Wednesday, August 12, 2015

Two Years Later - To David

It's difficult to define the meaning of life or measure one's impact on it. Frankly, my words will always fall short of capturing such large concepts. Two years ago today, I received a phone call that David Santucci had been murdered in downtown Memphis after being out with friends and walking on South Main to his car. I'm still unable to fathom the horror of the acts that took place, and it becomes even more difficult when I consider all the violence that has continued since his passing  - like this thing that we just have to accept about life. We talk about it with one word violence as though it doesn't have a multitude of methods and motives. We debate situations where violence is warranted with others believing it is never the answer. It coexists with us in this world and in this city. While it can never be eradicated or will never disappear, it can be minimized and combatted.

Most of my posts about David's passing are about our city of Memphis and how it is still a wonderful place to live. Two years later, I still believe that it is. If you try to run from violence, you'll just discover that it also exists in random nooks of the country like Aurora, Colorado or Chattanooga, TN.  I've done enough tributes to Memphis. I want to write something for David, and it is about humor and humility. We all go through things in life - Lord knows I have - Diabetes, miscarriage, divorce... some we choose and some just happen. One trait I always appreciated about David is his ability to make light of things. When other people would be stressed out, he would be calm or make a joke to lighten the mood. I don't think you can put a value on that type of commitment to positive thinking. At times, it seemed like he had an outright refusal to let stress creep in, instead being in the moment with his friends seemed to be sufficient. He talked to me about Diabetes, you know. Since becoming a nurse, he had learned a lot about it and also approached me with curiosity about how I was doing. When it was about something serious, he struck the appropriate tone. But he made me feel like he cared about the disease, not just mine. He wanted to spread knowledge about how people should eat and exercise - two things that seemed to come effortlessly to David so I can think of no better ambassador. He didn't come across like he knew everything about everything, but that he wanted to help.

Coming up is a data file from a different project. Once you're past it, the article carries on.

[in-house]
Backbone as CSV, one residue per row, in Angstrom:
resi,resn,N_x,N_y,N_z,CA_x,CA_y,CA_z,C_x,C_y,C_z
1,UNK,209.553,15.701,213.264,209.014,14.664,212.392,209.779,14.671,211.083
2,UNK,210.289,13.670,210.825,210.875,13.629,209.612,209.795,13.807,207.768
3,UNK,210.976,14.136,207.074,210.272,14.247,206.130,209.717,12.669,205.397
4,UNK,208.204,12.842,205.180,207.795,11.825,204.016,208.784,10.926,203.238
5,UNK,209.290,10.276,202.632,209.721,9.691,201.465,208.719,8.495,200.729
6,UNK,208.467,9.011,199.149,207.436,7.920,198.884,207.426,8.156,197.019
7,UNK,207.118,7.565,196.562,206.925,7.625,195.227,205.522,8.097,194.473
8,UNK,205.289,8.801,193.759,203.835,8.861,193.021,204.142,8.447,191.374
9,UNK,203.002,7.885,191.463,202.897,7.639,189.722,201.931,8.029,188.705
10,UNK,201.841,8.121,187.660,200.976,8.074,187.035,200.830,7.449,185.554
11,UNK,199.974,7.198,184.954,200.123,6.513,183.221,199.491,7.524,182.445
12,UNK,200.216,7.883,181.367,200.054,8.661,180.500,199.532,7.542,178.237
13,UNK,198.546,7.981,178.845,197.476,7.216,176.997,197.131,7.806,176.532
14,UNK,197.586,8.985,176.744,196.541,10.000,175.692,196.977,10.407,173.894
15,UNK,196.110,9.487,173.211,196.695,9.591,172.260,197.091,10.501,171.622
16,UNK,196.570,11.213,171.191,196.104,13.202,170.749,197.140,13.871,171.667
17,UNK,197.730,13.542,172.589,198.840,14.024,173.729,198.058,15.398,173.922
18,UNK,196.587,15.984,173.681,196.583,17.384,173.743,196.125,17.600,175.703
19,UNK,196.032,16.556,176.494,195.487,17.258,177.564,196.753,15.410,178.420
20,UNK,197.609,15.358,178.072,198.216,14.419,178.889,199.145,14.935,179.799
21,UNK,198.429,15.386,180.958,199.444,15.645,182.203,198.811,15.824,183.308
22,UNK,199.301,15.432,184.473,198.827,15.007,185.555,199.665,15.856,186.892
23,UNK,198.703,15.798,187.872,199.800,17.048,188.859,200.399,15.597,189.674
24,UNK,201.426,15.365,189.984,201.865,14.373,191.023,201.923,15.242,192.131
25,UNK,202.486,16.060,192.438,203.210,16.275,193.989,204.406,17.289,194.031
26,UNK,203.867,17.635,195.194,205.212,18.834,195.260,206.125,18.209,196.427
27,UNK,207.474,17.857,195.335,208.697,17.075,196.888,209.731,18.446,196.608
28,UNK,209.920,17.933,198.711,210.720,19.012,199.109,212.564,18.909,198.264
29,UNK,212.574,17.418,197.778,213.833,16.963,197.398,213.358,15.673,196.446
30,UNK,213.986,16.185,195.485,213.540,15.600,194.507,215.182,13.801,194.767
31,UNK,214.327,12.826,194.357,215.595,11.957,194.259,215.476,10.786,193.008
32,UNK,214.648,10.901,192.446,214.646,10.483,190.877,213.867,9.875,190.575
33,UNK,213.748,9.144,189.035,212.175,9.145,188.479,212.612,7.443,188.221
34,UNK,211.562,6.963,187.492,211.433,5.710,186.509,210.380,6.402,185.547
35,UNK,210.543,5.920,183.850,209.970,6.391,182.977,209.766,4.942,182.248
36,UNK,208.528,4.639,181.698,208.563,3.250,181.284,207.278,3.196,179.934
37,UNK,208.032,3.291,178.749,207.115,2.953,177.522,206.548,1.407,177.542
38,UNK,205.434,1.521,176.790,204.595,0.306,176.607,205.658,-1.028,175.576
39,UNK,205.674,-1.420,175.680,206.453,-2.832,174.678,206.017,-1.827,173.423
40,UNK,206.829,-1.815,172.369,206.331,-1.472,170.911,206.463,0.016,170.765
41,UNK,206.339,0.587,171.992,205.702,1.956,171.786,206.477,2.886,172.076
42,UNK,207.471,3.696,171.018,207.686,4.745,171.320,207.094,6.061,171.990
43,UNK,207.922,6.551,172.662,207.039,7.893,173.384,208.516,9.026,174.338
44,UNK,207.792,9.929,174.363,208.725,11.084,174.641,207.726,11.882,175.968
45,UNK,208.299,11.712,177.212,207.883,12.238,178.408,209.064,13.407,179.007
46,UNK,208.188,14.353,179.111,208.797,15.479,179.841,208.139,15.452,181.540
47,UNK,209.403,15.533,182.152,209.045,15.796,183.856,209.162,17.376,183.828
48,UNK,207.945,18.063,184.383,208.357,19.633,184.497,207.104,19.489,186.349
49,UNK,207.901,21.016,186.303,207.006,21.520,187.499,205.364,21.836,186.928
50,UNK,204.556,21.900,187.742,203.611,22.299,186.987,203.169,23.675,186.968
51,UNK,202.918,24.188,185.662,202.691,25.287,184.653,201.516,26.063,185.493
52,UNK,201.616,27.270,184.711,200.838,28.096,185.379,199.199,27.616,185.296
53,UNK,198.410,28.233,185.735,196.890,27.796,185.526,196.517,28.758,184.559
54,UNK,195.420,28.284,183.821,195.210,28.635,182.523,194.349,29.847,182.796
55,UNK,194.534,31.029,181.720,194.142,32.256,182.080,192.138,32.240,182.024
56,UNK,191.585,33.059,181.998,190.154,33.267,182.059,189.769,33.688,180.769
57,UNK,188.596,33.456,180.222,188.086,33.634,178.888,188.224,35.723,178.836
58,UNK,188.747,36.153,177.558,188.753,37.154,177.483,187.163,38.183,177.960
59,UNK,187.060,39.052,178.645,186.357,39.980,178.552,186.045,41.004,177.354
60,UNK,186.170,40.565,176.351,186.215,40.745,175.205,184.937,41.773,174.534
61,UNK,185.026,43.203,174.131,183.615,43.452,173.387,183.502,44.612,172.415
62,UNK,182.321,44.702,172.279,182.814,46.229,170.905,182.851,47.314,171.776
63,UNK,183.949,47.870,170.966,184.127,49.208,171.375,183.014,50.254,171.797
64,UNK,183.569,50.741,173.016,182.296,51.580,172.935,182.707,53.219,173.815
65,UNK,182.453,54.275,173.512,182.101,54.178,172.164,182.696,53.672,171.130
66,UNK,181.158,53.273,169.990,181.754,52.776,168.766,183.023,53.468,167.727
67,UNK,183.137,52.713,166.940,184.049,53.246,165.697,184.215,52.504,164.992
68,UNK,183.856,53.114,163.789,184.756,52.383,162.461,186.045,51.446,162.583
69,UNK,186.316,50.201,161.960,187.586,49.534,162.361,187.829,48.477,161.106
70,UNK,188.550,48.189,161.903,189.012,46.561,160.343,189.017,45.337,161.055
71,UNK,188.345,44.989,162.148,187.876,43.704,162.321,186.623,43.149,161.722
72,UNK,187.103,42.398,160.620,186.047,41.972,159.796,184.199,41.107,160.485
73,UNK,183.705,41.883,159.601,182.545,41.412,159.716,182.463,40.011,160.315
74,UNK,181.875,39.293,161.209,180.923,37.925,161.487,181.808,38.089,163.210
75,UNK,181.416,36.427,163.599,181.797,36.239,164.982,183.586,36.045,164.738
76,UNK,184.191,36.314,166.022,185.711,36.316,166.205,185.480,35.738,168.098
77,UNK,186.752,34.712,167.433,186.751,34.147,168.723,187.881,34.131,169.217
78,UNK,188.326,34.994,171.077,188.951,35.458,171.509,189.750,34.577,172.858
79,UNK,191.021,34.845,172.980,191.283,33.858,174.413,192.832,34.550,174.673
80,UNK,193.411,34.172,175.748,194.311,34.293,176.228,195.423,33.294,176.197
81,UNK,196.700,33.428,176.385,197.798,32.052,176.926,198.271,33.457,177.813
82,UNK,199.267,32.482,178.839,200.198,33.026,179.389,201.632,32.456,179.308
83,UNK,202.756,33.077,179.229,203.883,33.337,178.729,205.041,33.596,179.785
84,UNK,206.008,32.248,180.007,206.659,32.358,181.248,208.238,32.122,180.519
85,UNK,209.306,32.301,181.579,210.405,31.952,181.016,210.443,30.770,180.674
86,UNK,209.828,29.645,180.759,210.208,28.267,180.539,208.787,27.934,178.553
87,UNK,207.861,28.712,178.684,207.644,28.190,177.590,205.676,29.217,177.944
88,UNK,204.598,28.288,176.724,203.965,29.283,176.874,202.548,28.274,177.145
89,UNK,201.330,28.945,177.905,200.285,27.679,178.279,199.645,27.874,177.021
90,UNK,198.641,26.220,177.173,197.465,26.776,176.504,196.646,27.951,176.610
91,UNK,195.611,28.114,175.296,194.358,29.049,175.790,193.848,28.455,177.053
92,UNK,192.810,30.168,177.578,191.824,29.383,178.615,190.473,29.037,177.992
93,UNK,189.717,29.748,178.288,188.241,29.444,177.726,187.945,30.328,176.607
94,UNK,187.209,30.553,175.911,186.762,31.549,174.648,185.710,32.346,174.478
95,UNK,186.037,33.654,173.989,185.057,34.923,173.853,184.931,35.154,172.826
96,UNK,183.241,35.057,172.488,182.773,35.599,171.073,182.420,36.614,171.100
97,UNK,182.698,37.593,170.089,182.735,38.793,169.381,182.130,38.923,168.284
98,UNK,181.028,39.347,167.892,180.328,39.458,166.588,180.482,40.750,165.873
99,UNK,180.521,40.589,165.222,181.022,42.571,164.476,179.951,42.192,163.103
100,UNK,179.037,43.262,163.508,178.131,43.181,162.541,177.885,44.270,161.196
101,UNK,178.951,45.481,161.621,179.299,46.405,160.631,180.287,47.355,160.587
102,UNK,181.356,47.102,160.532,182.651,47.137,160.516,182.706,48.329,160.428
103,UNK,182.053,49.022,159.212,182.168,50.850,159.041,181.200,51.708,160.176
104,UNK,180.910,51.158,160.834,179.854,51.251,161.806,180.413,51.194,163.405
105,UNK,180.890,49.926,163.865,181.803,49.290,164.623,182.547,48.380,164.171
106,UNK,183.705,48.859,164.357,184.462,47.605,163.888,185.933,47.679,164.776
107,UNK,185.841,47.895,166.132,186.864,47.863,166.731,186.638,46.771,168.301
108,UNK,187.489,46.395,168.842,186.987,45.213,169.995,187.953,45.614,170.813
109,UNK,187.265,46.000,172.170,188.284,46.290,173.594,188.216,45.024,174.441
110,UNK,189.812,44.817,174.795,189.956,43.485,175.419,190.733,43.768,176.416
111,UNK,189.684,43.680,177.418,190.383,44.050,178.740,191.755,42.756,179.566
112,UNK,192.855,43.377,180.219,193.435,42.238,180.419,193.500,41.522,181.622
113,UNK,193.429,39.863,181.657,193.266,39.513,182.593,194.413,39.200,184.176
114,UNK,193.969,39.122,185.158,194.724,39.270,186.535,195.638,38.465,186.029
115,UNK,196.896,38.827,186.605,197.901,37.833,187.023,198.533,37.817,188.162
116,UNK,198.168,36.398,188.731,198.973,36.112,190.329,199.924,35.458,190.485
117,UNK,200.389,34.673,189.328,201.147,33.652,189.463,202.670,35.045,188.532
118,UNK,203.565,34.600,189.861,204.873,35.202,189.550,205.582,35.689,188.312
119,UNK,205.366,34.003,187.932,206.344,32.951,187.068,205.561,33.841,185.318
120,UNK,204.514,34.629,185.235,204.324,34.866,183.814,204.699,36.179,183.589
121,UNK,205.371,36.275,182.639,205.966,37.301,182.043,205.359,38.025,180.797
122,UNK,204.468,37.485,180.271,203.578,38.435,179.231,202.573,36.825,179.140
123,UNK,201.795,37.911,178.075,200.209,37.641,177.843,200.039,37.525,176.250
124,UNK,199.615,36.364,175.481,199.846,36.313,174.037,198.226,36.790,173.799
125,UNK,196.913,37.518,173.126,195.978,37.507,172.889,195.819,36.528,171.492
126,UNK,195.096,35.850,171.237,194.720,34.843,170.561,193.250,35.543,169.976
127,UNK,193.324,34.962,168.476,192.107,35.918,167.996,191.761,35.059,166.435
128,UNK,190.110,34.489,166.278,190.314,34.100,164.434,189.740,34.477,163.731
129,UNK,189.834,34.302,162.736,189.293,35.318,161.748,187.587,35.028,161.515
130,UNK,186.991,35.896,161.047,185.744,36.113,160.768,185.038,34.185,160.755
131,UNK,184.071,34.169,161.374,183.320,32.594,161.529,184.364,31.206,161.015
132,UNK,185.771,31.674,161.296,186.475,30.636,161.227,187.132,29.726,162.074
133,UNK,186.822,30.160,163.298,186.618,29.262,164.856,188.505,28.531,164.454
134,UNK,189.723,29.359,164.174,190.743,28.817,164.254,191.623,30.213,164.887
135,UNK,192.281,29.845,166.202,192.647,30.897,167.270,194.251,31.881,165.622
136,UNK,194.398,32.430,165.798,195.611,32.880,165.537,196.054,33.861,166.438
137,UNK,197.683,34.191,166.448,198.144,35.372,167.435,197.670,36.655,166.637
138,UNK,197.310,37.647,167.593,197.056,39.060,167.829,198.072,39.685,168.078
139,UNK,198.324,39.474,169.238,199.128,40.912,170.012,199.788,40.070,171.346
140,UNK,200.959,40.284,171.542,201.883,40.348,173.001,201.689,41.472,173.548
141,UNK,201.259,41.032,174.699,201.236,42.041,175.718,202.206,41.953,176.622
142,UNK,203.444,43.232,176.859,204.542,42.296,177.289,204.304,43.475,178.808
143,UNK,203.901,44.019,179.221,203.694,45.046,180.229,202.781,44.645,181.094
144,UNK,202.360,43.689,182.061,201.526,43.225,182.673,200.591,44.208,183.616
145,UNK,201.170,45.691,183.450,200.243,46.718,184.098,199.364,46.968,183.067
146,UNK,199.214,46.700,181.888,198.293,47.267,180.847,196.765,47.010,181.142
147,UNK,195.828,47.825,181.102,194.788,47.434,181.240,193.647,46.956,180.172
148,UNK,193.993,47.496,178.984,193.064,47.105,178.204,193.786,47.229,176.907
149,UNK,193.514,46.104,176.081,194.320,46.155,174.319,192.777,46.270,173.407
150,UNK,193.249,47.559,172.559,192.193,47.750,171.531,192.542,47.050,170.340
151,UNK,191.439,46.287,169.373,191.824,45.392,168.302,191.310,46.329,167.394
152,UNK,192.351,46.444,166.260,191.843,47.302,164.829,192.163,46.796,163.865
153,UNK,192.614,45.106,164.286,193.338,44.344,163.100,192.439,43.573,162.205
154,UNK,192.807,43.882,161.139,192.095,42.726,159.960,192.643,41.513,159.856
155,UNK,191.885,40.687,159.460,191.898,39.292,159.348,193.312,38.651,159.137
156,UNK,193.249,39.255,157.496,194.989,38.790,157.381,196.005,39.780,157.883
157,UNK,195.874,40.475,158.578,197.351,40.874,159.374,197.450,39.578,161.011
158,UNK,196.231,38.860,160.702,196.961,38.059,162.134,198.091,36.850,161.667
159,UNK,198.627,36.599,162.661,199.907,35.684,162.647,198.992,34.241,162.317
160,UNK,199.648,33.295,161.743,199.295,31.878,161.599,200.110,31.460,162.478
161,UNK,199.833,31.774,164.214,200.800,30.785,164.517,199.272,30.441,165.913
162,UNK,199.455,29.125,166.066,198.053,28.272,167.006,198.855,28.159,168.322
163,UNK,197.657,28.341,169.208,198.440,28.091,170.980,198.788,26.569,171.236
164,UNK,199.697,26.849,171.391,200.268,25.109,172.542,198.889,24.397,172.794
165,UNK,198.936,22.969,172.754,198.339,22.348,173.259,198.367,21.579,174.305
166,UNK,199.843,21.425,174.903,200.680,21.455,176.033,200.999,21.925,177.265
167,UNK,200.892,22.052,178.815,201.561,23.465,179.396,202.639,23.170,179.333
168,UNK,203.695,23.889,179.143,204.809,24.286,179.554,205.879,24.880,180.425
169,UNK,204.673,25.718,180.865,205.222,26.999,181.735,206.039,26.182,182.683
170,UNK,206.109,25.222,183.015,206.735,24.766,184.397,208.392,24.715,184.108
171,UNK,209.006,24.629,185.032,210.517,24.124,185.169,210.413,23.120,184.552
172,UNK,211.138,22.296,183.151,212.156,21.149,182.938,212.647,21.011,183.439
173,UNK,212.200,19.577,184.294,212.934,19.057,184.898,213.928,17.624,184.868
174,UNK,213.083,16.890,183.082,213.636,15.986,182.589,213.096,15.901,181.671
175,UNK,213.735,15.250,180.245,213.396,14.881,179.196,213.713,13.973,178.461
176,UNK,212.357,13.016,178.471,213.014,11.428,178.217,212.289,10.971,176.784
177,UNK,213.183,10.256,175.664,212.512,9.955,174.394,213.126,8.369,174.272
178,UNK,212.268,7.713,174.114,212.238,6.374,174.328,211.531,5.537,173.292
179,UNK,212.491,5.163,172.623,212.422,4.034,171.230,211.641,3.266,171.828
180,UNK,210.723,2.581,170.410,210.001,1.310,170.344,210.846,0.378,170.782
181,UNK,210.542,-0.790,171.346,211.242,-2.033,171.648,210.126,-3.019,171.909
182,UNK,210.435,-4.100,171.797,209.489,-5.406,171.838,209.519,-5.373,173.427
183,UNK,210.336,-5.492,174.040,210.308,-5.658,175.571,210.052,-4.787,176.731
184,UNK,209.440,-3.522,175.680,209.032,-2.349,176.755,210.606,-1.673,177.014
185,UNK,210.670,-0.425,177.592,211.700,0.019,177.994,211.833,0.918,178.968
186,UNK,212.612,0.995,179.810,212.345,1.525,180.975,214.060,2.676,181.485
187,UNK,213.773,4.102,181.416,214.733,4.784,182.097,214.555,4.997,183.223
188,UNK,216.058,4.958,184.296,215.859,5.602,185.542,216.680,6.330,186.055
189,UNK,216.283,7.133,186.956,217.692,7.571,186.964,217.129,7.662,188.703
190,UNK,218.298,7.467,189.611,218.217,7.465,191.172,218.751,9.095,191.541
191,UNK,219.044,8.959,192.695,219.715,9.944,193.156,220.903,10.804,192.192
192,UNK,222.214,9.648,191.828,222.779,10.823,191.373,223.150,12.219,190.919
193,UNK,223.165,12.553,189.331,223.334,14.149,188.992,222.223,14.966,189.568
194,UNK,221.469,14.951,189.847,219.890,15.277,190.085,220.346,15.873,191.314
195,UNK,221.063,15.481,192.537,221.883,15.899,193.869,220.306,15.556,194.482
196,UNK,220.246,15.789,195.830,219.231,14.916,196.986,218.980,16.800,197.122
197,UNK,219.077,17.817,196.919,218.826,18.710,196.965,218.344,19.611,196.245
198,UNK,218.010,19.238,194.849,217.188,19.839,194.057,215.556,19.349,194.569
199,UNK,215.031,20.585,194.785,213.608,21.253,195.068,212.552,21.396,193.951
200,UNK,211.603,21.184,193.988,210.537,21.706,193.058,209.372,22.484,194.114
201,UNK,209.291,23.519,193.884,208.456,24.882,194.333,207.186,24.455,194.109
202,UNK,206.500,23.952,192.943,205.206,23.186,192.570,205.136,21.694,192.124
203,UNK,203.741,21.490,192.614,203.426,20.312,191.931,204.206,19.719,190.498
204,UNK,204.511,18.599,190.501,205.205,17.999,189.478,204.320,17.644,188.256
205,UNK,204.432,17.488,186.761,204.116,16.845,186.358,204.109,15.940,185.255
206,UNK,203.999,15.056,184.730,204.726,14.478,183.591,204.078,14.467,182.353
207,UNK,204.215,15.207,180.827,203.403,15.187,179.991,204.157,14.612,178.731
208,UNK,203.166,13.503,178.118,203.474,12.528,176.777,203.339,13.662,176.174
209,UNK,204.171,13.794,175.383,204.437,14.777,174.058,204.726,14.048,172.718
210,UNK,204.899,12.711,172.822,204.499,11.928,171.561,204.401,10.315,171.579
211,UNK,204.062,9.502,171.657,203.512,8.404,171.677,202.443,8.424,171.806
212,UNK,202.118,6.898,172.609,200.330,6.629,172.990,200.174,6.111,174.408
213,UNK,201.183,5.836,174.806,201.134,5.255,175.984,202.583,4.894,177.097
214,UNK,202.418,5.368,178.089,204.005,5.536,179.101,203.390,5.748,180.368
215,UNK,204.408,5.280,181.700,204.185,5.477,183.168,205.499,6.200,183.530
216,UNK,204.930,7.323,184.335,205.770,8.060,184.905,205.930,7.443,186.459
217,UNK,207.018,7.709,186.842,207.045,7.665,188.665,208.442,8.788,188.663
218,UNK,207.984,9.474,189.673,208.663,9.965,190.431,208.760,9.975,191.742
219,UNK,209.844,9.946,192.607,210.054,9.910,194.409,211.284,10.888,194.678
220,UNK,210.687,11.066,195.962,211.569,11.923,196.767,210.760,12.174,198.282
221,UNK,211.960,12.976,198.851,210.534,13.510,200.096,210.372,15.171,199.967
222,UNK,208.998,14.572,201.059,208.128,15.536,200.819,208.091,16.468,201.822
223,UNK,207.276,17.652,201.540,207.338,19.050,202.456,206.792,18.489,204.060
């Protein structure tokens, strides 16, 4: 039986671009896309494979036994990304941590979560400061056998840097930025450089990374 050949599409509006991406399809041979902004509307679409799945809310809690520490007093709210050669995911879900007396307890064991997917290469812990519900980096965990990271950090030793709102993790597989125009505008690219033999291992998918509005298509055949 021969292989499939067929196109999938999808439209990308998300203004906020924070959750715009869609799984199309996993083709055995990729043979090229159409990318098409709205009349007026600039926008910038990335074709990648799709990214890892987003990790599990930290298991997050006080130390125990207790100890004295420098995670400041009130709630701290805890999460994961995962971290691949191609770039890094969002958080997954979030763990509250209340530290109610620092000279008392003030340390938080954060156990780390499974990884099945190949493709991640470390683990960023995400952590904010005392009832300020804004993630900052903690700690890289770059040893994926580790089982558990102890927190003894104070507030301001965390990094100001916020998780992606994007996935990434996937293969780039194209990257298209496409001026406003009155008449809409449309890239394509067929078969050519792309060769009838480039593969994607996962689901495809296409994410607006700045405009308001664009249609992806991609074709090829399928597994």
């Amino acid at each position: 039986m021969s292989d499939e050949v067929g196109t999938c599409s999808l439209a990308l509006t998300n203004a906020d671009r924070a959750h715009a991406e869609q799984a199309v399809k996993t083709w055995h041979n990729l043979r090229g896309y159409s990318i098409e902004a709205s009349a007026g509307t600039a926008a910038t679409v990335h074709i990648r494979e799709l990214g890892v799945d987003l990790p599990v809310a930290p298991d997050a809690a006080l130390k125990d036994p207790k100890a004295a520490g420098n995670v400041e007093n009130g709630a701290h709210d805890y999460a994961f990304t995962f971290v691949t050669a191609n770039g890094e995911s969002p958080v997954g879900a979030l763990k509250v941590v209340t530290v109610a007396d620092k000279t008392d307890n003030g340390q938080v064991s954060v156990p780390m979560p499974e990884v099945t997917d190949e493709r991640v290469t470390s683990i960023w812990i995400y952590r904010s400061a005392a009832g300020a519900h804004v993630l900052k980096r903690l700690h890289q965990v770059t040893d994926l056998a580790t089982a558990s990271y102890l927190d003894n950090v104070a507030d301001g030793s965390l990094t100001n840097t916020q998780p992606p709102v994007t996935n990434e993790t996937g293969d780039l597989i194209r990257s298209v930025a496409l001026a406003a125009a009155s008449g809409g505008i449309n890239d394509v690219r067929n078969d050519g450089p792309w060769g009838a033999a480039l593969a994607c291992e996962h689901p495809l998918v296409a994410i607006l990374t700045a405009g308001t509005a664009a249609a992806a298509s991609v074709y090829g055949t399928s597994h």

The best way David helped me was by being an example. He practiced what he preached. He didn't sit on the couch and talk about how he should eat better and exercise. He made a discipline out of it. He  did not sit around and complain about studying, but he would walk out of the room of friends, shut his door and study for hours with us nearby. He didn't only talk about shrugging off the small stuff. He really did not make mountains of mole hills. David had such a healthy perspective on stress management just in how he lived and the attitude he took toward things. So, today, I am going to try to employ a little "Tucci" in my attitude and turn my words into actions.  I am going to refuse to take things too seriously when they shouldn't occupy my stress. Whether you are planning a wedding, going through divorce, having a baby, switching jobs, moving cities, or battling a disease, we could all benefit from showing more appreciation for the fact that we are here on Earth at all. It makes the little things fade away. We lost such a ball of energy and life when David left, but I like to think his memory is strong enough to remind us all to laugh when it doesn't seem possible, help others when it might not be convenient and enjoy this life even when gets hard. If one guy managed to outlive this tragedy, it's David through his continued inspiration to family, friends and a city that he loved.

Be at Peace, friend. The way you always were.

No comments:

Post a Comment

09 10 11 12
Blogging tips